Veterinarians are reluctant to recommend virtual consultations to a fellow veterinarian

Debbie Sigesmund Department of Population Medicine, Ontario Veterinary College, University of Guelph, Guelph, ON, Canada

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 DVM, MSc
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Jason B. Coe Department of Population Medicine, Ontario Veterinary College, University of Guelph, Guelph, ON, Canada

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 DVM, PhD
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Deep Khosa Department of Population Medicine, Ontario Veterinary College, University of Guelph, Guelph, ON, Canada

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 BVMS, MANZCVS, PhD
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Irene C. Moore Ridgetown Campus, Ontario Agricultural College, University of Guelph, Guelph, ON, Canada

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 DVM, MSc

Abstract

OBJECTIVE

To explore veterinarians’ use of virtual veterinarian-client-patient consultations before and during the coronavirus disease 2019 (COVID-19) pandemic and examine veterinarians’ attitudes toward virtual consultations.

SAMPLE

135 companion animal veterinarians in Canada, the US, and Europe.

METHODS

An anonymous online survey was distributed to gather participating veterinarians’ use of information and communication technologies and their perception of virtual consultations’ effect on patient care, client communication, and their own well-being. Willingness to recommend virtual consultations was evaluated using the Net Promoter Score. Multivariable logistic regression explored factors associated with willingness to recommend virtual consultations.

RESULTS

Percentage of participating veterinarians using the telephone and videoconferencing increased significantly (P < .001) from before (83.6% and 3.0%, respectively) to during the COVID-19 pandemic (97.0% and 22.4%, respectively). Participants were significantly less confident (P < .001) about their ability to reach a diagnosis using a virtual consultation as compared to a hands-on patient examination. Participants perceived client communication to be more challenging during virtual as compared to face-to-face consultations, particularly for building rapport and expressing empathy. Participants were extremely unwilling to recommend virtual consultations (Net Promoter Score = –41.4) with 21.6% (24/111) promoters and 63.1% (70/111) detractors. Confidence doing a virtual patient examination and comfort using videoconferencing technology were both positively associated (P < .05) with willingness to recommend virtual consultations.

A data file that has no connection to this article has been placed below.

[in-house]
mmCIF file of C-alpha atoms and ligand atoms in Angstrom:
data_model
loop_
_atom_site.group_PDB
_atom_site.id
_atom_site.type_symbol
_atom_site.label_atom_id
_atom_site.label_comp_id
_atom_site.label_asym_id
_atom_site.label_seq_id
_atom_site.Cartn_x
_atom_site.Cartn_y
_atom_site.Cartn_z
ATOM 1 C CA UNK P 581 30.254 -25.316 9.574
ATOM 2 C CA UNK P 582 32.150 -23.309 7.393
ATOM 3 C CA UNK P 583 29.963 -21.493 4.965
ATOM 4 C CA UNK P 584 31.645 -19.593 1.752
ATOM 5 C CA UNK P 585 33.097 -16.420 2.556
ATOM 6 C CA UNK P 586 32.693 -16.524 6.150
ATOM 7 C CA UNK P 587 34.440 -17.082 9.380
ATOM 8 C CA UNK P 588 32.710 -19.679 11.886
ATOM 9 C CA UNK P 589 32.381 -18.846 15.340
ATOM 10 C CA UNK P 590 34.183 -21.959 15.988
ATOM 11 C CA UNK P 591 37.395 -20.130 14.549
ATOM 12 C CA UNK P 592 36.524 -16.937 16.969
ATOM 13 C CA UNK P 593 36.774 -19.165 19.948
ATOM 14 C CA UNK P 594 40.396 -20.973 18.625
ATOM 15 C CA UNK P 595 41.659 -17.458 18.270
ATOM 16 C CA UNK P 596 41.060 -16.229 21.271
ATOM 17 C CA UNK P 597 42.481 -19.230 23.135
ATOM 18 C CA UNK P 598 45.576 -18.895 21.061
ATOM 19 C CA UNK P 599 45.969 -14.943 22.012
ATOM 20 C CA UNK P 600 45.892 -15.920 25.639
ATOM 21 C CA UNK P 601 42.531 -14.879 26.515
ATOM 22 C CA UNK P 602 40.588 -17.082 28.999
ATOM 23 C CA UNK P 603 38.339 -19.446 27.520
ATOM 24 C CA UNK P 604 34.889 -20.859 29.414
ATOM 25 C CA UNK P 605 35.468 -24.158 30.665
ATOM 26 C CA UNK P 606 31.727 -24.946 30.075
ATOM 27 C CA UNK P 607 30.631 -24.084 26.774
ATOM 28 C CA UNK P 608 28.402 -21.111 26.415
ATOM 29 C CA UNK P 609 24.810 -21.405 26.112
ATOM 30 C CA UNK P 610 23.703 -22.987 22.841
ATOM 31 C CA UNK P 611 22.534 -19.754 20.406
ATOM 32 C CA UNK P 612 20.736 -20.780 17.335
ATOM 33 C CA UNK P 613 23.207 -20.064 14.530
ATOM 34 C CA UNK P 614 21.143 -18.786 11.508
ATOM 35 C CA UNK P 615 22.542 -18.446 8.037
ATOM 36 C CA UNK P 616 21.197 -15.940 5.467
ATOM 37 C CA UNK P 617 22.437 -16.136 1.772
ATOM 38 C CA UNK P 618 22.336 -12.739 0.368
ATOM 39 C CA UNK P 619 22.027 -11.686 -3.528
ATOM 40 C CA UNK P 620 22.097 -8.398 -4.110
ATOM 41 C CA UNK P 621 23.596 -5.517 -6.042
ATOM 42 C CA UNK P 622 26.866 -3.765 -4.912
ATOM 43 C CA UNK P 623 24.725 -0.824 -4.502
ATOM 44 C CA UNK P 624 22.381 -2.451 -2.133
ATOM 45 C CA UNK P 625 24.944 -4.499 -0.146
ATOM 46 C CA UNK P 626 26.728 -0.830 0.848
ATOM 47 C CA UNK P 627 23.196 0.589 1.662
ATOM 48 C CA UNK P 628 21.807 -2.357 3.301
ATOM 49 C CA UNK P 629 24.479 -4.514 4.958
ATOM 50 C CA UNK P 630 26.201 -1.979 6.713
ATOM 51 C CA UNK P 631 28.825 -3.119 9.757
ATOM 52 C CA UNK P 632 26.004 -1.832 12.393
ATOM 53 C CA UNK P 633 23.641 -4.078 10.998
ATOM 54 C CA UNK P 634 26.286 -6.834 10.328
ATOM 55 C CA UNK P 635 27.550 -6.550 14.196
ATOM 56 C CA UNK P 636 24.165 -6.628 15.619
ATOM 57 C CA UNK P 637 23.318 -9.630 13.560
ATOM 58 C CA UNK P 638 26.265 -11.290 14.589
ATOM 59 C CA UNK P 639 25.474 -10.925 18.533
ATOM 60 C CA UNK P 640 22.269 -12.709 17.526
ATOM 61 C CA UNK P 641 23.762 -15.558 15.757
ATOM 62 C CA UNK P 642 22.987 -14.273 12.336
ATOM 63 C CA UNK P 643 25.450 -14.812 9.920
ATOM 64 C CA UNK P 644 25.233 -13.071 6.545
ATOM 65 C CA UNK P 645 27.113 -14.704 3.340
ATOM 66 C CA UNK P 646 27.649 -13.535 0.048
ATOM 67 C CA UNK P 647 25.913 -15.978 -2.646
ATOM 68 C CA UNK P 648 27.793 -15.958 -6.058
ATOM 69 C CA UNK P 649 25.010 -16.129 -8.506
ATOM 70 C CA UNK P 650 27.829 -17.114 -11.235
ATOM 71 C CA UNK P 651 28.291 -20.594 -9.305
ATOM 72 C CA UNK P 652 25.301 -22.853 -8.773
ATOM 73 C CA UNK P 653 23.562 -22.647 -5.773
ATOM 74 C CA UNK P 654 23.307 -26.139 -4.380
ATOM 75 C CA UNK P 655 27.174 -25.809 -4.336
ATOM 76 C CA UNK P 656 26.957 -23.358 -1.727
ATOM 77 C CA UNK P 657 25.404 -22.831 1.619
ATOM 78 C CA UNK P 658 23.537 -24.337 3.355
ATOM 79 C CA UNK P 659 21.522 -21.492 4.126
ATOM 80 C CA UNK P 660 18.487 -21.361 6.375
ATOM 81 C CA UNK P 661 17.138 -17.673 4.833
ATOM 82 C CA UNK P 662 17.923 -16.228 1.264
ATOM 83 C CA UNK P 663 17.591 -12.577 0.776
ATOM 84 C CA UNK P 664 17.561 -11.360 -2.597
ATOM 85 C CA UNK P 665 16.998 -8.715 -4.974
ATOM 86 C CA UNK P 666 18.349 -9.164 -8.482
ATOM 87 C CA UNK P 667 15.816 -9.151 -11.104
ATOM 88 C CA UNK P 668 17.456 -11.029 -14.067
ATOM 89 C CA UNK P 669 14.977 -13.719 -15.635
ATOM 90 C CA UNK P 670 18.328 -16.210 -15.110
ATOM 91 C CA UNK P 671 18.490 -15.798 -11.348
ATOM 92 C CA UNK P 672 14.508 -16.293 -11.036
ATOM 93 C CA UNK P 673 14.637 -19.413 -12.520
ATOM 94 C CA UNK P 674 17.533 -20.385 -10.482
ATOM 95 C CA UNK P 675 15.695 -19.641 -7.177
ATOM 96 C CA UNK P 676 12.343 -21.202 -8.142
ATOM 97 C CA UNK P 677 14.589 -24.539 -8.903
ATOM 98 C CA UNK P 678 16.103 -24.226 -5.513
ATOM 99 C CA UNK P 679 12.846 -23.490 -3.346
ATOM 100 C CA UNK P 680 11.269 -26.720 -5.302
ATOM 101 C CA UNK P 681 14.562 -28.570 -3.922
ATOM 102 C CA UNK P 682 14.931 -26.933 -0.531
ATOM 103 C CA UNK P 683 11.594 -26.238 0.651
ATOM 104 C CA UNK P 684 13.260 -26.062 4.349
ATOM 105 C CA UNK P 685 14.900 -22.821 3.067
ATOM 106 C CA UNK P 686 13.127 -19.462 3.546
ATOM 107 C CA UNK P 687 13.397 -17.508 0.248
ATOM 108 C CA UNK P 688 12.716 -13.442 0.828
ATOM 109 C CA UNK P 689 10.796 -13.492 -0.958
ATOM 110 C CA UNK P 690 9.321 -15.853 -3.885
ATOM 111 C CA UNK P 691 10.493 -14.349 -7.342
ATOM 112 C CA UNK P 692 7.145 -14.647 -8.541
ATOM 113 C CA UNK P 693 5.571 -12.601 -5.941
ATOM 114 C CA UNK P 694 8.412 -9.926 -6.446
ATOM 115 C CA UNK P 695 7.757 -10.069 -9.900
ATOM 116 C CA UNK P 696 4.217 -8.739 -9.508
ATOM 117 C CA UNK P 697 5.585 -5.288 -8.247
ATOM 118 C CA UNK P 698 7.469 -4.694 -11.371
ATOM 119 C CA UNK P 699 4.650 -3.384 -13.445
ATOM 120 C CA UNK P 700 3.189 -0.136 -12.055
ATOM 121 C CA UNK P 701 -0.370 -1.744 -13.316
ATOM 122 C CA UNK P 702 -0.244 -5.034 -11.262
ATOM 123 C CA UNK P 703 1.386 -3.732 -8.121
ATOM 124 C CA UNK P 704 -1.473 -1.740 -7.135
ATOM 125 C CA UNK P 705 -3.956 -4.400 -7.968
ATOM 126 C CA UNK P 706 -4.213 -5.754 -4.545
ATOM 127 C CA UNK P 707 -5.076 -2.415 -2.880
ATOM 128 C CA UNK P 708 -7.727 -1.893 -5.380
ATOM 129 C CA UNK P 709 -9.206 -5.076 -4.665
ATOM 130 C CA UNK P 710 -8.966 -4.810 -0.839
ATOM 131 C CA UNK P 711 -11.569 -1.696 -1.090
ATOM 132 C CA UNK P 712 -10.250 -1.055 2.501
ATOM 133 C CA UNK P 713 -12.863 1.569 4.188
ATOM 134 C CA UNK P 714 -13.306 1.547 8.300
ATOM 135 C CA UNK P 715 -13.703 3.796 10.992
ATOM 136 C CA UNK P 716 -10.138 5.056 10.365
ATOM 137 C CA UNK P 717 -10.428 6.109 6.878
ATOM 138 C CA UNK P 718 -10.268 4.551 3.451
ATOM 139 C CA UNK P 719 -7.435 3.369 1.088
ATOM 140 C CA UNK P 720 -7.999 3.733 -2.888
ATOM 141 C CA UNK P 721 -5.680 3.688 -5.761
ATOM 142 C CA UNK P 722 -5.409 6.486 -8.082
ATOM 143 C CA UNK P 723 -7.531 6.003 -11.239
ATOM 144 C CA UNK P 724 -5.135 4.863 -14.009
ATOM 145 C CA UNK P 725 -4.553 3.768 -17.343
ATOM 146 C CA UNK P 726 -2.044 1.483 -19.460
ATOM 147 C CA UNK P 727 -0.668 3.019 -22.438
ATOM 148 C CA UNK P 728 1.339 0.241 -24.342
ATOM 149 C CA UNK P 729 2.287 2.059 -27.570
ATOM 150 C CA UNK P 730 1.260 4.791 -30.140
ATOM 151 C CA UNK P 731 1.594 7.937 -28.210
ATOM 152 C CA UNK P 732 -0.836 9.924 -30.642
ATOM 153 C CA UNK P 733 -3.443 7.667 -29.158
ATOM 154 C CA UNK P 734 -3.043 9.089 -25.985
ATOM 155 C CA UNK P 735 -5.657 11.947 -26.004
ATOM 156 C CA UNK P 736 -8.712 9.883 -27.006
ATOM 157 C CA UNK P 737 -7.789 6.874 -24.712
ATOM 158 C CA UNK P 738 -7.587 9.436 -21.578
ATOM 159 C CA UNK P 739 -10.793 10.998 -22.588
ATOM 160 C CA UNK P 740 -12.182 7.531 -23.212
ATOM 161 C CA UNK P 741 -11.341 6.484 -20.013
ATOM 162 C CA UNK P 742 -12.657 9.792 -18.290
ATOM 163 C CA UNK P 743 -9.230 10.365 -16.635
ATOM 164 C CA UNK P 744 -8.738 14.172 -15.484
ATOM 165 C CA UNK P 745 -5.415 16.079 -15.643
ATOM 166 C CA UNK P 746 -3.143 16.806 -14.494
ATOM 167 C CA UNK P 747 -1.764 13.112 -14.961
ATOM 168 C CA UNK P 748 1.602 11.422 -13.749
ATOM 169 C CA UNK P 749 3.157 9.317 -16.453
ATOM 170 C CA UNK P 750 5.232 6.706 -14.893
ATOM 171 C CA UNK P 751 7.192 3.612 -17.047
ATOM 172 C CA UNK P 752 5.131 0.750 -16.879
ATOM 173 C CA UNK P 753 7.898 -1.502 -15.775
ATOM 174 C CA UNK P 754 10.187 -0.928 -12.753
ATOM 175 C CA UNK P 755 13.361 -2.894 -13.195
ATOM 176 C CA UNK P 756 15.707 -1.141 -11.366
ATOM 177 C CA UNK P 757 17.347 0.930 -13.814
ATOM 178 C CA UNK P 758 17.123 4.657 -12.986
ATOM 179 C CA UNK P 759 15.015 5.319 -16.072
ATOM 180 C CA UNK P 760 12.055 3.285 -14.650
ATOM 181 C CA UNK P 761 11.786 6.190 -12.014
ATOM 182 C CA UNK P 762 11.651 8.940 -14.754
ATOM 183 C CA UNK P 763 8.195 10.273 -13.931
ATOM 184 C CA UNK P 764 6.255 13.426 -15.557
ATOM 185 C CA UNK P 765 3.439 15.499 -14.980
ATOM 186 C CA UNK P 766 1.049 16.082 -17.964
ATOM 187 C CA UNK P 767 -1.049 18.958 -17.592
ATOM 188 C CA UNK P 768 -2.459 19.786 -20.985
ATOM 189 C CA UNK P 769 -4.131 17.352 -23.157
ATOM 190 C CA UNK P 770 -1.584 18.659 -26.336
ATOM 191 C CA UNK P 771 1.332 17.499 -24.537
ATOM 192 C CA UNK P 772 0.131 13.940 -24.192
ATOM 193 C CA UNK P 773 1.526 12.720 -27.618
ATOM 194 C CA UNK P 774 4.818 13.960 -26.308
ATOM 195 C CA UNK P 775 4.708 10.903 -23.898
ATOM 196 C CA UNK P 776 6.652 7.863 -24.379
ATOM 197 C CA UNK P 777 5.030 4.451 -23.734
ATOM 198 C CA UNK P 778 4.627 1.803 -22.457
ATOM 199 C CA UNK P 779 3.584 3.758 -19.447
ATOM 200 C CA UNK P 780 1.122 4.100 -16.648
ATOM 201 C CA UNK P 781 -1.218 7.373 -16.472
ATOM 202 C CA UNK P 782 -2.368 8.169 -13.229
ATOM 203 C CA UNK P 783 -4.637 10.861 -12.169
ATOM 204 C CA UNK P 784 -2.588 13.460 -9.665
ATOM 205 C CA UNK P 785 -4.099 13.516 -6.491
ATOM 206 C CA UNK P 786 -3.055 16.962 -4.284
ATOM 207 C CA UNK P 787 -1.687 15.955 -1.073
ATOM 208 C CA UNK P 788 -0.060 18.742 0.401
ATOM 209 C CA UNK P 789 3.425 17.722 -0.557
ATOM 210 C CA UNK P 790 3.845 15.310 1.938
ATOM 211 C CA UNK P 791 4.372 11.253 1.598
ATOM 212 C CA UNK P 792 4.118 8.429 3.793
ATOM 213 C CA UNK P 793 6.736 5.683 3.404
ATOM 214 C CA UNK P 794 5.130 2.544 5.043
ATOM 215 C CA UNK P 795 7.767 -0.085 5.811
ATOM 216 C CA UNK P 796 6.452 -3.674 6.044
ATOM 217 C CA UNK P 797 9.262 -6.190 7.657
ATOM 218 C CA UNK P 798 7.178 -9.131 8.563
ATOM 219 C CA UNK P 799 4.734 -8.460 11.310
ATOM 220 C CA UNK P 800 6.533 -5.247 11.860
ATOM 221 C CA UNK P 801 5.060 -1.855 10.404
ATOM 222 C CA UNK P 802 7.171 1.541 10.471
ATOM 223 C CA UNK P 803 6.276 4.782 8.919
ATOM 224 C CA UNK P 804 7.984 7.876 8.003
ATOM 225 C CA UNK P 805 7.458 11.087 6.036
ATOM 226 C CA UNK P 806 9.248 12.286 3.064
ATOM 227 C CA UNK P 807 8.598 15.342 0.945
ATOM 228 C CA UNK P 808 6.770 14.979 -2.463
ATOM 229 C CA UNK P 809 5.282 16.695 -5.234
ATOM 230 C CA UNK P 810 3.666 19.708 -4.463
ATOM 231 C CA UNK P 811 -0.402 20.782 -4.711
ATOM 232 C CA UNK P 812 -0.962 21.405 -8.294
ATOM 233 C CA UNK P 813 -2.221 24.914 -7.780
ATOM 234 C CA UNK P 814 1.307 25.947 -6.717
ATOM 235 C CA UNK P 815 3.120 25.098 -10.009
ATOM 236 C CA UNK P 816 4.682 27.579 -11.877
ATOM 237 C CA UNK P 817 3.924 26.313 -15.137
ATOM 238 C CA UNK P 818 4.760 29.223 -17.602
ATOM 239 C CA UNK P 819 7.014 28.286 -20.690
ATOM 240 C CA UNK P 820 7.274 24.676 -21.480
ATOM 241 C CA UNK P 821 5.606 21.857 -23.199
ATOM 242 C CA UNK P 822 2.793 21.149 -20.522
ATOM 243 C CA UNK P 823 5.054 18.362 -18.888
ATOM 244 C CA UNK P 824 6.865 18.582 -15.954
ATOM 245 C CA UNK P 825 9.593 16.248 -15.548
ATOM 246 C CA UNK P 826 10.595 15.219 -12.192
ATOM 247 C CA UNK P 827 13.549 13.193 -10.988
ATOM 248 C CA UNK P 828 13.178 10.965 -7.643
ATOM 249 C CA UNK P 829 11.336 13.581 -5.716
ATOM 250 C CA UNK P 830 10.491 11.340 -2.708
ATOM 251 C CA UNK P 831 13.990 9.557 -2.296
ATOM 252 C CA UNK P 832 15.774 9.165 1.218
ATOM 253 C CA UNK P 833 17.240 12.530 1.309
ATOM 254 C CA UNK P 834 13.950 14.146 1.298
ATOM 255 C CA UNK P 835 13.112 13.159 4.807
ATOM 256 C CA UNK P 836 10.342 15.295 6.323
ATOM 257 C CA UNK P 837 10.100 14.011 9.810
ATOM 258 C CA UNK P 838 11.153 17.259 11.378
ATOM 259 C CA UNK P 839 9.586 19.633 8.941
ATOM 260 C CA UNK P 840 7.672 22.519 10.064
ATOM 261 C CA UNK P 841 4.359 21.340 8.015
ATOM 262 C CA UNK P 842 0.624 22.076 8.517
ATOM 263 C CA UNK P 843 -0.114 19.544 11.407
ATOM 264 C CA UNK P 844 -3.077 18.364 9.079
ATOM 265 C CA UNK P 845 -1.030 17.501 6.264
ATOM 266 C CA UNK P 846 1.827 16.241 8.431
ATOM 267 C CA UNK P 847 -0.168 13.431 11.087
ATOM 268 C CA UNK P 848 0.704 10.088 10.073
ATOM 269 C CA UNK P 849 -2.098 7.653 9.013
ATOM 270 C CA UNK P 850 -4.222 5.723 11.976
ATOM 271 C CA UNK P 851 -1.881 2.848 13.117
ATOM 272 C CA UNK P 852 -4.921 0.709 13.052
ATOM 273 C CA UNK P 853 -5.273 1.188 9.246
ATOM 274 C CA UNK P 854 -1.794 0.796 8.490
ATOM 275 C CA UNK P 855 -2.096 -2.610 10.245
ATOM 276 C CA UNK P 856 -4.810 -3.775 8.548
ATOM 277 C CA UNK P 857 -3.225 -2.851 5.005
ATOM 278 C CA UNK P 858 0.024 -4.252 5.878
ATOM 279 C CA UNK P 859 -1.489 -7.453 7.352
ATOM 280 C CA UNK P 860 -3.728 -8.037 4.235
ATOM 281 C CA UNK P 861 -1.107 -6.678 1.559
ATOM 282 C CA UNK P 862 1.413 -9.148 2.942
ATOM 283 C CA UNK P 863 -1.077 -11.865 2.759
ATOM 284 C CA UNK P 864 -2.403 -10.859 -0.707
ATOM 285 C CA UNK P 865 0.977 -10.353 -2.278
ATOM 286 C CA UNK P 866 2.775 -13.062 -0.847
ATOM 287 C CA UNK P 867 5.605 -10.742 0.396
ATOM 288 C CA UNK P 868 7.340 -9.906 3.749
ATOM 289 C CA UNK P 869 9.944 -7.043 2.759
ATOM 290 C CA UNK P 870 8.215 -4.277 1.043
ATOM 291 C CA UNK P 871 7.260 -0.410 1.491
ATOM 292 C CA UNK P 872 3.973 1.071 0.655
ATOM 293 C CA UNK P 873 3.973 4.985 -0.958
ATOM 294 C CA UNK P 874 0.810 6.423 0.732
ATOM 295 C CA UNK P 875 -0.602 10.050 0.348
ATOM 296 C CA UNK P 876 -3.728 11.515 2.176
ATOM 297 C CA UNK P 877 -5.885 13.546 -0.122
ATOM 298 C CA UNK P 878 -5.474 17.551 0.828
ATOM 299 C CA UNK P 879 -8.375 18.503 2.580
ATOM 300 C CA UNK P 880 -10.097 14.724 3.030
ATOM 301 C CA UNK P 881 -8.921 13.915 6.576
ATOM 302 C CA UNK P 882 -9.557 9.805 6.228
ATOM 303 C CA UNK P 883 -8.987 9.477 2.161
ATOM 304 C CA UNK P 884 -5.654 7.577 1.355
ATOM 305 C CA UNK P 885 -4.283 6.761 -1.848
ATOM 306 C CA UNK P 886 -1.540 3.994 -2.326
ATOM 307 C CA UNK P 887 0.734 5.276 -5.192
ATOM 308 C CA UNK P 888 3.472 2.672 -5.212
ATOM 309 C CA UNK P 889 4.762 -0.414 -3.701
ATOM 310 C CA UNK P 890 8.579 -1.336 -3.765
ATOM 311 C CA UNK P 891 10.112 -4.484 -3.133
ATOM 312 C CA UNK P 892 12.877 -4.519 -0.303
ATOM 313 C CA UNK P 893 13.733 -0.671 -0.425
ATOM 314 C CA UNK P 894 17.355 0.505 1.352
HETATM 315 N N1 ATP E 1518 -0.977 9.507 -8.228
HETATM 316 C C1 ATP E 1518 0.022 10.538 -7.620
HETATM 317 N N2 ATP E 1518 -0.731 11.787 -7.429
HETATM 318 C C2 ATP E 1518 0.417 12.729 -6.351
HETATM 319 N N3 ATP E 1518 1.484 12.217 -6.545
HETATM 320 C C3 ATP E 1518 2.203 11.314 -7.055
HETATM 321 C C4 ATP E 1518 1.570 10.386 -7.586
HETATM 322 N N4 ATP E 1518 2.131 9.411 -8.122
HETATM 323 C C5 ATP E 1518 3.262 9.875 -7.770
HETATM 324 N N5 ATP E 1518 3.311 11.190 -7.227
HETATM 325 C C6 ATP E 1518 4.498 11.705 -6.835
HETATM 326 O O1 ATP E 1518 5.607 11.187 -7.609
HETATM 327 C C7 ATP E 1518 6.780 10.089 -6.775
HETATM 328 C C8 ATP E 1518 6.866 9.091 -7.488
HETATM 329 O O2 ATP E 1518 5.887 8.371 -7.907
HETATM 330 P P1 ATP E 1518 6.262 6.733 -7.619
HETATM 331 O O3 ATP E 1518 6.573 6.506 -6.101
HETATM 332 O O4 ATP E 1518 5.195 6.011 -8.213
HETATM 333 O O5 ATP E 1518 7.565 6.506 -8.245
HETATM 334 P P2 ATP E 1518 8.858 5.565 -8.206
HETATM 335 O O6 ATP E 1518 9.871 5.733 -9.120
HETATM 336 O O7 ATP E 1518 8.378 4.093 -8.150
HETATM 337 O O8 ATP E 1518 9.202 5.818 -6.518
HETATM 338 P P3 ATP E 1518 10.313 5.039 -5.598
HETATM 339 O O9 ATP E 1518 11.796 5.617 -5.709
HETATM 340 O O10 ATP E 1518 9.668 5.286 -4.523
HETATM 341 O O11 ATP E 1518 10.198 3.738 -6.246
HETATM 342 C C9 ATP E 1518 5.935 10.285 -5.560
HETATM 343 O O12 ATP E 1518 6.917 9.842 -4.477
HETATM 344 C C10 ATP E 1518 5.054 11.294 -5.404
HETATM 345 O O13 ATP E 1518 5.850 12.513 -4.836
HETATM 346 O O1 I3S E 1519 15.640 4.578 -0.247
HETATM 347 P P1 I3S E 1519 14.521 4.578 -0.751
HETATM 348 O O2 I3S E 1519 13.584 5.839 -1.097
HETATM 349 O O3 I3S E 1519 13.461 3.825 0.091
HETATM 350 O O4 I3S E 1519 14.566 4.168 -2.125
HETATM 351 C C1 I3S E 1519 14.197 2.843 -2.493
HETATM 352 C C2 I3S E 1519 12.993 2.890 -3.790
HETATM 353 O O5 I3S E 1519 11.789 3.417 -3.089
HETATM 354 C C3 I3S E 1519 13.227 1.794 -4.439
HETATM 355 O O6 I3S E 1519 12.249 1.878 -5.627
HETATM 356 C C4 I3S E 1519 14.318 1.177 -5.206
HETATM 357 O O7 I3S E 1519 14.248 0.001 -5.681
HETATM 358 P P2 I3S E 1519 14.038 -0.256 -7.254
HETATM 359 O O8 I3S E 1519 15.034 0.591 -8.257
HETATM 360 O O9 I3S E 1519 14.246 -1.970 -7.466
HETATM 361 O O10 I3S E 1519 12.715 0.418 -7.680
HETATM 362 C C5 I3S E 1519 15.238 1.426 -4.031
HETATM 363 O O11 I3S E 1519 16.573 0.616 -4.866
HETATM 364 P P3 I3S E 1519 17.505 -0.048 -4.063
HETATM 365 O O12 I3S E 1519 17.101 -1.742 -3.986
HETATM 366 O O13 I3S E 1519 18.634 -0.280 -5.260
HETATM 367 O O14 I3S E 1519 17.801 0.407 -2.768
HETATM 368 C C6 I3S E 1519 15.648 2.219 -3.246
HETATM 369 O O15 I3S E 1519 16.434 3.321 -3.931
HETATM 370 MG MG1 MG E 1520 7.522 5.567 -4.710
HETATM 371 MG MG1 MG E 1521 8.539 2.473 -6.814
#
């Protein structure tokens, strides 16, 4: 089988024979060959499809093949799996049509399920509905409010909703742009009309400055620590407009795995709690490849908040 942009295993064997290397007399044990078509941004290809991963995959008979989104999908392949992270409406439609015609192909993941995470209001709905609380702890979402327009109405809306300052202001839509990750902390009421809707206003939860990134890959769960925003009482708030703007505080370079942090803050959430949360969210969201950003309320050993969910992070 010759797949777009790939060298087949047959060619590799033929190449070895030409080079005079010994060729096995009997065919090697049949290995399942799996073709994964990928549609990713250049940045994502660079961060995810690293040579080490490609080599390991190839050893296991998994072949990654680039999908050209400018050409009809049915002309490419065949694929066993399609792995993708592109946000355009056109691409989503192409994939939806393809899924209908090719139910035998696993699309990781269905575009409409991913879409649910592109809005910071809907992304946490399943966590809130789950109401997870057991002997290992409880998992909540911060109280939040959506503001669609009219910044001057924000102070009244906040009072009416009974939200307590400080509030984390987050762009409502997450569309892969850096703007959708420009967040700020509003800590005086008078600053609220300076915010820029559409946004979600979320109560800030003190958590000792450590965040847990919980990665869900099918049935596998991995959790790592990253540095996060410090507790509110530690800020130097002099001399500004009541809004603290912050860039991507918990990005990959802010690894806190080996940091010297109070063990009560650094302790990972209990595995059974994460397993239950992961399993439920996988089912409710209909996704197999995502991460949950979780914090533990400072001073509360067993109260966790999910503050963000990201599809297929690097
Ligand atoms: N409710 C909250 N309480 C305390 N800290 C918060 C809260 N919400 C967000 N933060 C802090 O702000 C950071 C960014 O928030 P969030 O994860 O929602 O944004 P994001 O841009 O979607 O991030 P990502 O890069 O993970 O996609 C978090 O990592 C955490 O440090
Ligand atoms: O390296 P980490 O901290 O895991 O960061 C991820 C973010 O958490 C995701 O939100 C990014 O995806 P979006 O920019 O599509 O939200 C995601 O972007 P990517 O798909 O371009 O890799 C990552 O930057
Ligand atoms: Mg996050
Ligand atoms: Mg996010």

CLINICAL RELEVANCE

Veterinary practices and organizations interested in encouraging virtual veterinarian-client-patient consultations likely need to prioritize veterinarians’ acceptance as an initial focus. The veterinary profession would benefit from further research and education to inform virtual veterinary care.

Abstract

OBJECTIVE

To explore veterinarians’ use of virtual veterinarian-client-patient consultations before and during the coronavirus disease 2019 (COVID-19) pandemic and examine veterinarians’ attitudes toward virtual consultations.

SAMPLE

135 companion animal veterinarians in Canada, the US, and Europe.

METHODS

An anonymous online survey was distributed to gather participating veterinarians’ use of information and communication technologies and their perception of virtual consultations’ effect on patient care, client communication, and their own well-being. Willingness to recommend virtual consultations was evaluated using the Net Promoter Score. Multivariable logistic regression explored factors associated with willingness to recommend virtual consultations.

RESULTS

Percentage of participating veterinarians using the telephone and videoconferencing increased significantly (P < .001) from before (83.6% and 3.0%, respectively) to during the COVID-19 pandemic (97.0% and 22.4%, respectively). Participants were significantly less confident (P < .001) about their ability to reach a diagnosis using a virtual consultation as compared to a hands-on patient examination. Participants perceived client communication to be more challenging during virtual as compared to face-to-face consultations, particularly for building rapport and expressing empathy. Participants were extremely unwilling to recommend virtual consultations (Net Promoter Score = –41.4) with 21.6% (24/111) promoters and 63.1% (70/111) detractors. Confidence doing a virtual patient examination and comfort using videoconferencing technology were both positively associated (P < .05) with willingness to recommend virtual consultations.

CLINICAL RELEVANCE

Veterinary practices and organizations interested in encouraging virtual veterinarian-client-patient consultations likely need to prioritize veterinarians’ acceptance as an initial focus. The veterinary profession would benefit from further research and education to inform virtual veterinary care.

Supplementary Materials

    • Supplementary Material S1 (PDF 308 KB)
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